The initial Washington Post report that Richard Holbrooke’s final words to a Pakistani surgeon were, “You’ve got to stop this war,” felt like a stark message to the wider world: That only serious and honest Pakistani cooperation–specifically by means of flushing Taliban and al Qaeda fighters out of their sanctuaries along the Afghanistan-Pakistan border, something Admiral Mike Mullen is discussing yet again in Islamabad today–could bring the Afghanistan conflict to an end. (I also imagine that the line did not go over well in the Pakistani government, which is sensitive about being blamed for its neighbor’s troubles.)
But now the State Department has provided important new detail and context to what Holbrooke said. And a rather different picture emerges:
There was a, you know, lengthy exchange with Ambassador Holbrooke and the medical team, probably reflecting Richard’s relentless pursuit of the policy that he had — he had helped to craft and was charged by the president and the secretary with carrying out.
At one point, the medical team said, “You’ve got to relax.”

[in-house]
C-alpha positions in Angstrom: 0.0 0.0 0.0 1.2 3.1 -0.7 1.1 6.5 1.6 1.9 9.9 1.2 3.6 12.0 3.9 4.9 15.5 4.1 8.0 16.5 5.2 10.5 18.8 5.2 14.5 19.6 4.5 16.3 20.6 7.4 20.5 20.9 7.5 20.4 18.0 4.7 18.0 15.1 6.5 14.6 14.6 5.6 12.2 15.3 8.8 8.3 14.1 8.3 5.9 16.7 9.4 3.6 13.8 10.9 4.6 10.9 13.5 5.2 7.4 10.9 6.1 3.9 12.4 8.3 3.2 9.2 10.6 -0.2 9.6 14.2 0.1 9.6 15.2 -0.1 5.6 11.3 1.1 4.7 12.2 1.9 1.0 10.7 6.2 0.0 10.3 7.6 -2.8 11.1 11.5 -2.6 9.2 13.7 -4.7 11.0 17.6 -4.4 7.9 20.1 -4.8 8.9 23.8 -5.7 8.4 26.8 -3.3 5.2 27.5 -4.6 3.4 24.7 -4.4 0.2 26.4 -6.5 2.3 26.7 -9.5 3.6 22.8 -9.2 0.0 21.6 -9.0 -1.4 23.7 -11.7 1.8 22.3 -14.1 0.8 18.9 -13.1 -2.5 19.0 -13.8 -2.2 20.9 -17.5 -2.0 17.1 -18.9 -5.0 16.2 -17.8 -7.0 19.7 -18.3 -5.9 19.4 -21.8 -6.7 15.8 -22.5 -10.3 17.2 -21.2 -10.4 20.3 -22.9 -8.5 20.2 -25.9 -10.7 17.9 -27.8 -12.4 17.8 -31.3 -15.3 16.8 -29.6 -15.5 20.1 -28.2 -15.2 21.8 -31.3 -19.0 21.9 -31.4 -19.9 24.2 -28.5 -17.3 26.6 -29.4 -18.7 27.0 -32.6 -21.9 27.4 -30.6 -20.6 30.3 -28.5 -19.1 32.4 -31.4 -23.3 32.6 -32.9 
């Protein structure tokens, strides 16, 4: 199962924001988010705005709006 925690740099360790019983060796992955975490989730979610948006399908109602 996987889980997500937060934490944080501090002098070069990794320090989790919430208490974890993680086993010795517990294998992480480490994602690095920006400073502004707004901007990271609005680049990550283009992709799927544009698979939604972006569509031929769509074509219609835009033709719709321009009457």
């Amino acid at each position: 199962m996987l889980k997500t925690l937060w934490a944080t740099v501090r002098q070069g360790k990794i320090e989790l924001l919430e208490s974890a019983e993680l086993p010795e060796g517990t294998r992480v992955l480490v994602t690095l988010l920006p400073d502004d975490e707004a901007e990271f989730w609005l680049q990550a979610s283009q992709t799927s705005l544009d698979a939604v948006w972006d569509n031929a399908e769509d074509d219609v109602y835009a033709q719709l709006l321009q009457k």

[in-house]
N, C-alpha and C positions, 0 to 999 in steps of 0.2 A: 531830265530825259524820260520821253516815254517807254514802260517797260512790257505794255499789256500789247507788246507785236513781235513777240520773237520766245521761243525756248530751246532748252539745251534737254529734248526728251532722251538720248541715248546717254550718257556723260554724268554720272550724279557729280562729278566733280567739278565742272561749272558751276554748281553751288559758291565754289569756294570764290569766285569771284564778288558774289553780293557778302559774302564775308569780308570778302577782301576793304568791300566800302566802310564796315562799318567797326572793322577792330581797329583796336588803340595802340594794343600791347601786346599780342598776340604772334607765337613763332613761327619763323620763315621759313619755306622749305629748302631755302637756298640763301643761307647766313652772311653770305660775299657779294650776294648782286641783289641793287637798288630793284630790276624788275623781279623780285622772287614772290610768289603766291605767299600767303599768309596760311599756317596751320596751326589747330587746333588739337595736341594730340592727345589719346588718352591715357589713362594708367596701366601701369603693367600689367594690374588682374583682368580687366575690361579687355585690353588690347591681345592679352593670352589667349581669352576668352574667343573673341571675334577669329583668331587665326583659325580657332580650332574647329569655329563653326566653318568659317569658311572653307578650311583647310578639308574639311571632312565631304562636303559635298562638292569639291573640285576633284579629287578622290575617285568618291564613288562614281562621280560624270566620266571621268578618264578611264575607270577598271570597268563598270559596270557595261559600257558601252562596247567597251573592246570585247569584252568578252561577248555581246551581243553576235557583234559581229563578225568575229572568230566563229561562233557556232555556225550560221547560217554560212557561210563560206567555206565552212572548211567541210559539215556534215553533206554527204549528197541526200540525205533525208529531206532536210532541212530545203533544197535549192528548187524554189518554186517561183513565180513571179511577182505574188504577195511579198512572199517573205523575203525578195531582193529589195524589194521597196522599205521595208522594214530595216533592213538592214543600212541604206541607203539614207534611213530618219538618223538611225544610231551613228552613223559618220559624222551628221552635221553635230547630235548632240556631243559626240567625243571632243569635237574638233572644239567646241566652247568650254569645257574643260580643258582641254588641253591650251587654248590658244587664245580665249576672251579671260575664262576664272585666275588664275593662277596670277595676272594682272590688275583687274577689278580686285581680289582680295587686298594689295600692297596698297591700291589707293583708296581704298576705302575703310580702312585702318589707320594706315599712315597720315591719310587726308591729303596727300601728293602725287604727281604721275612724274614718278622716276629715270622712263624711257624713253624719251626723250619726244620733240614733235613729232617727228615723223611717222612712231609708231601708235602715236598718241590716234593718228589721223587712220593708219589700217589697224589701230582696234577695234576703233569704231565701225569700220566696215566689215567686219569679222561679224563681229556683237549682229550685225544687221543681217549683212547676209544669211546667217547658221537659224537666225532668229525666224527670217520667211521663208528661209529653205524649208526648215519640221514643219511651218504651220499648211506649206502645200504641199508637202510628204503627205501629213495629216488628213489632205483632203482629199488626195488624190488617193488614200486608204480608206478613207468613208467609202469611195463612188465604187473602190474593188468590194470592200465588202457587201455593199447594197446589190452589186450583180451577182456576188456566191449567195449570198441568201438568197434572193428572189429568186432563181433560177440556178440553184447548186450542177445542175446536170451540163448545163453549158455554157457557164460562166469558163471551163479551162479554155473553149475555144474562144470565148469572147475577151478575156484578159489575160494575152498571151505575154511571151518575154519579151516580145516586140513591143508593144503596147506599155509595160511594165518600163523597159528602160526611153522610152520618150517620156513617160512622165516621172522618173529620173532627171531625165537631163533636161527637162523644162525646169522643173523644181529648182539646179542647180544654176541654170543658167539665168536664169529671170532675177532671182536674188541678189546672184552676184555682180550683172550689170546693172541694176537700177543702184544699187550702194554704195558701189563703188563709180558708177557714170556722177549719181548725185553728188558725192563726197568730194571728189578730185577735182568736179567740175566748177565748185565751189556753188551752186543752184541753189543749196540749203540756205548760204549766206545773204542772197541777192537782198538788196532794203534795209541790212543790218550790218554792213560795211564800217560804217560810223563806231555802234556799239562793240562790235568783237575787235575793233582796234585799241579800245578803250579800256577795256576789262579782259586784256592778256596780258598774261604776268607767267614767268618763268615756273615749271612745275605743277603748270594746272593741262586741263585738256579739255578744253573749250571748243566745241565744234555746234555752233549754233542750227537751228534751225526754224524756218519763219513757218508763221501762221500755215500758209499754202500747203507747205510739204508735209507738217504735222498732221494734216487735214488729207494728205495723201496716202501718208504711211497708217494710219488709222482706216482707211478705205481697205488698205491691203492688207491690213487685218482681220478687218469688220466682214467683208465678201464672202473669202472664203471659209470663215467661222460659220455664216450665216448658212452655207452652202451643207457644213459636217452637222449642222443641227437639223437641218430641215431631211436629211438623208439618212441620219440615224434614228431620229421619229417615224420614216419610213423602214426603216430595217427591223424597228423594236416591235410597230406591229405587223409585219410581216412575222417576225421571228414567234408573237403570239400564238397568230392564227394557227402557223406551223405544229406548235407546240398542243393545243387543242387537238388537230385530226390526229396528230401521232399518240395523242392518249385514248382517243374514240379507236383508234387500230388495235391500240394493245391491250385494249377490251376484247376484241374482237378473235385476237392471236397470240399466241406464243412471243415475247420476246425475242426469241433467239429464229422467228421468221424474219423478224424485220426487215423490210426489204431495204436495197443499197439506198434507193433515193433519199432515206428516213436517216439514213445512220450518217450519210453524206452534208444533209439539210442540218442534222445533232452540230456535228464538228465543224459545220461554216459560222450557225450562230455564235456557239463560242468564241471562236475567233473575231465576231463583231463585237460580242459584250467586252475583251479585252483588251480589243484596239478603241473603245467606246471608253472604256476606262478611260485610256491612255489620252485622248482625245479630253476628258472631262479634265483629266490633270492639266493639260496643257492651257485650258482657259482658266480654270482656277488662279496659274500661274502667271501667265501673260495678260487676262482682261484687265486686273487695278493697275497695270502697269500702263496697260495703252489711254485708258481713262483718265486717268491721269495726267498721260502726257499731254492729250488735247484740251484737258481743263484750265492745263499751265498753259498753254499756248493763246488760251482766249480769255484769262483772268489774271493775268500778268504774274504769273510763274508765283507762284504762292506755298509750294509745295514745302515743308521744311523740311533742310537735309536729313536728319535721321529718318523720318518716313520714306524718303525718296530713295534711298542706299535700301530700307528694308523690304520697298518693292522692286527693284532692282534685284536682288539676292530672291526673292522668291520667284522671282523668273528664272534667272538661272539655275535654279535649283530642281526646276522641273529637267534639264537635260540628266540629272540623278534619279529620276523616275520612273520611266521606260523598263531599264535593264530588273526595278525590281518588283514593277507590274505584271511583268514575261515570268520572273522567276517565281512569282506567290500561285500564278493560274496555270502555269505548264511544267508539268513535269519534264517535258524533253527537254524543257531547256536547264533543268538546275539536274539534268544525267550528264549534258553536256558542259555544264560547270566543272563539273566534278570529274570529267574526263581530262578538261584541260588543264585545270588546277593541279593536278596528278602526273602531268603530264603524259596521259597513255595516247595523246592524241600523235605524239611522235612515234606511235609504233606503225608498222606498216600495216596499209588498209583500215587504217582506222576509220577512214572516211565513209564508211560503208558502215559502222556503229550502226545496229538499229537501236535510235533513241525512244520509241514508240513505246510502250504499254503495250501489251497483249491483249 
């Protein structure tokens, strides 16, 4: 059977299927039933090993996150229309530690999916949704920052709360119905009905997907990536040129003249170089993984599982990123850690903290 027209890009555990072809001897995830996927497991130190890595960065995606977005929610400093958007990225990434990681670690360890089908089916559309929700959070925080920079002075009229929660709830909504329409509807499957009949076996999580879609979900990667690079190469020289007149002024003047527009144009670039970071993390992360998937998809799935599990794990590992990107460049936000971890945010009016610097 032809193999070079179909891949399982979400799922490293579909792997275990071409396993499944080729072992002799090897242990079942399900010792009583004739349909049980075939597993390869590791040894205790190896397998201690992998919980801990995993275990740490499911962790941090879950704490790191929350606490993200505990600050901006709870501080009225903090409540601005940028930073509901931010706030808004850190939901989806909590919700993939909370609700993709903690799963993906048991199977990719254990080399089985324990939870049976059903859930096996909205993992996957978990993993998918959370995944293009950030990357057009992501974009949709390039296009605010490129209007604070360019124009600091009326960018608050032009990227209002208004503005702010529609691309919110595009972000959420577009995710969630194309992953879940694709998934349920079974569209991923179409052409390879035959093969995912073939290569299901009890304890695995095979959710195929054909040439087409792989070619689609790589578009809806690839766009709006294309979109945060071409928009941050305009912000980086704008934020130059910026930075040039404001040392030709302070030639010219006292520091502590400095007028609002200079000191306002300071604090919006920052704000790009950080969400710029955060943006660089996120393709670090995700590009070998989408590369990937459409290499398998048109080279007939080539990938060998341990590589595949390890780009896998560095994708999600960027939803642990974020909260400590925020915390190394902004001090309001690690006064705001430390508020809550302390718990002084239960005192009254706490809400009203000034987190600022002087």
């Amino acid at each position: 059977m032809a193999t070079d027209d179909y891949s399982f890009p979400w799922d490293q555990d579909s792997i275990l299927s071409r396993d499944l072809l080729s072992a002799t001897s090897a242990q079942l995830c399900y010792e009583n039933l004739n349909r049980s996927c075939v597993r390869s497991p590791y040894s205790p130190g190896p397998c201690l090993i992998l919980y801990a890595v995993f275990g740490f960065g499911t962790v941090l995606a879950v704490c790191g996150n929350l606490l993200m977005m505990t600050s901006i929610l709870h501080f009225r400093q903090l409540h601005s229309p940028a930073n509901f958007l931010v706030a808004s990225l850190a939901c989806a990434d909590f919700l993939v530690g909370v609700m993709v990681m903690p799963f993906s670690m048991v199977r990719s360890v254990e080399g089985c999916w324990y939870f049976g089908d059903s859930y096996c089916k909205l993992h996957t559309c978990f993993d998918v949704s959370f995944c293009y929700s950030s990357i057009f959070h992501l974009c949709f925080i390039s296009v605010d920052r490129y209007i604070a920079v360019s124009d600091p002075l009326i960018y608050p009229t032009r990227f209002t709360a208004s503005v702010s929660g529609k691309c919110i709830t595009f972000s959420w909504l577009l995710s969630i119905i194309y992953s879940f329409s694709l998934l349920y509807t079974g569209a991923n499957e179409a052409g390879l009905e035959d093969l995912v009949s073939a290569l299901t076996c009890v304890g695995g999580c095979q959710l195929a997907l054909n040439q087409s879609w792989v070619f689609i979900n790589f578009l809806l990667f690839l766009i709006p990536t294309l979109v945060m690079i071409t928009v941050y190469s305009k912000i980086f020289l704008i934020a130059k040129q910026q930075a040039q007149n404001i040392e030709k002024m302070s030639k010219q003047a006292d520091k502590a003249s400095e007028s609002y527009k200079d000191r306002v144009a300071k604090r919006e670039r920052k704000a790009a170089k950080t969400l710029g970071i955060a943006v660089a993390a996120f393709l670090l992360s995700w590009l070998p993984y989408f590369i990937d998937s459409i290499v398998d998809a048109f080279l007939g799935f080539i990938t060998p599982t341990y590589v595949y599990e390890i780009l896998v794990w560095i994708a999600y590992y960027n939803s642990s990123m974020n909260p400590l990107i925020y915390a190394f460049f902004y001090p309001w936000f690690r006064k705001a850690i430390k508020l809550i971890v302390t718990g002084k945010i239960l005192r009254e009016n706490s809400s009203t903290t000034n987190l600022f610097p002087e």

And Richard said, “I can’t relax. I’m worried about Afghanistan and Pakistan.”
And then after some additional exchanges, you know, the medical team finally — finally said, “Well, tell you what; we’ll try to fix this challenge while you’re undergoing surgery.”
And he said, “Yeah, see if you can take care of that, including ending the war.”
And as this new Washington Post account explains, the line about ending the war wasn’t even spoken to the Pakistani surgeon.
The parting words of a man who was never at a loss for them seem to have demonstrated a combination of humor and dedication to his mission. But it appears he intended no profound message about Pakistan’s role in the conflict, even if he likely believed something very close to what he was initially reported to have said.